Problems of an organization – cooperation killers
In the course of our professional lives, we have repeatedly encountered situations that hinder value-creating collaboration. Often these problems (cooperation killers) are known and are also actively dealt with by the companies. However, in most cases only the symptoms are tackled, not the actual causes.
Below are some examples of typical cooperation killers in companies, all of which can be solved with the right questioning and root cause analysis. If these are eliminated, then space is created for fun at work, and work once again makes real sense.
Do one or more statements sound familiar to you? Or do you have the feeling that you could end up in one of these situations in the future? Then we should talk!
Because work should be value-creating, meaningful and sustainable.
We could introduce new products much faster if we were not dependent on the cooperation of other departments (silos). In addition, the other departments lack reference to the problem we have to solve as a team.
Long Decision-making Paths
Our decision-making paths are far too long. By the time our team has received all the funding it needs and decisions are made, our customer has long since moved on to the competition.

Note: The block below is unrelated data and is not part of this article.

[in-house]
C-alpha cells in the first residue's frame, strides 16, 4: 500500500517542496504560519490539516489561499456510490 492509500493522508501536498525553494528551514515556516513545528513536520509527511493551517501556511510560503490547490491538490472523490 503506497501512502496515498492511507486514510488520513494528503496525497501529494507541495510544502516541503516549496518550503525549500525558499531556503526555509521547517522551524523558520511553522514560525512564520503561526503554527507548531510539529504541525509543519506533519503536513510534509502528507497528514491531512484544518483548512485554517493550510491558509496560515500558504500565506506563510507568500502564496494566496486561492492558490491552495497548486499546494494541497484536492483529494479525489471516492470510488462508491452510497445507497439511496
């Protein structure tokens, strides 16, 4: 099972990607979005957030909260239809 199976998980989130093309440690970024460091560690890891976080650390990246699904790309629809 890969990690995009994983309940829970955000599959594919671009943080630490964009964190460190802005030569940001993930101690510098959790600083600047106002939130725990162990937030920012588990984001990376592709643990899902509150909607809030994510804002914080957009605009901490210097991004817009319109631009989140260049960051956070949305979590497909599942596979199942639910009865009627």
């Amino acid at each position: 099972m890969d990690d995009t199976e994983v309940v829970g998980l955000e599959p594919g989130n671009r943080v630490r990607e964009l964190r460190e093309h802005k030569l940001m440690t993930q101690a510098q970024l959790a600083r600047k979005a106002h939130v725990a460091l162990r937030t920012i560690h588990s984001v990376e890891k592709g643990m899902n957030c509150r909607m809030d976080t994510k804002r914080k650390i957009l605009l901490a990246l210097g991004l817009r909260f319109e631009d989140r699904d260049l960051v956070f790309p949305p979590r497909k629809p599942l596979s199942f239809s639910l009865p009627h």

Pointless Process Satisfaction
We have to satisfy processes (reports, approvals, planning…) that do not add any value to our actual business. The time it costs us to deal with this could be used much better elsewhere.
Meetings, Meetings, Meetings
Our speed and flexibility suffer because more and more people have to coordinate. Meetings are often scheduled at short notice, poorly prepared, and far too many participants are invited. The majority of participants are just doing their time in the meeting.
No Time for Innovation or Improvement
We actually have enough ideas for improvements or innovations… But all that remains in the drawer, because…
Well, why is that?
Lack of Focus
We try to work on too many projects in parallel, try to keep too many “balls in the air” at the same time. We even start projects earlier to keep the timeline. Nevertheless, it always gets hectic at the end of a project and often the delivery date has to be pushed back.
Not Taking Responsibility
Employees hardly ever take responsibility on their own. Often, this only works on the basis of instructions, and only very rarely on a voluntary basis. Instead, there is a call for process clarification or description of responsibilities.
Why is that?
We are engaged with ourselves
We deal far too much with internal topics, e.g. employee interviews, career paths, incentives, roadmap and budget planning….
Our customers and their problems fall by the wayside.
Frustrating Change Projects
Another change project is launched with the best of intentions. But somehow the employees don’t really go along with it. This leads to frustration and disappointment on the part of the project initiator. Often, either nothing changes at all, or the change is enforced by “command & control”…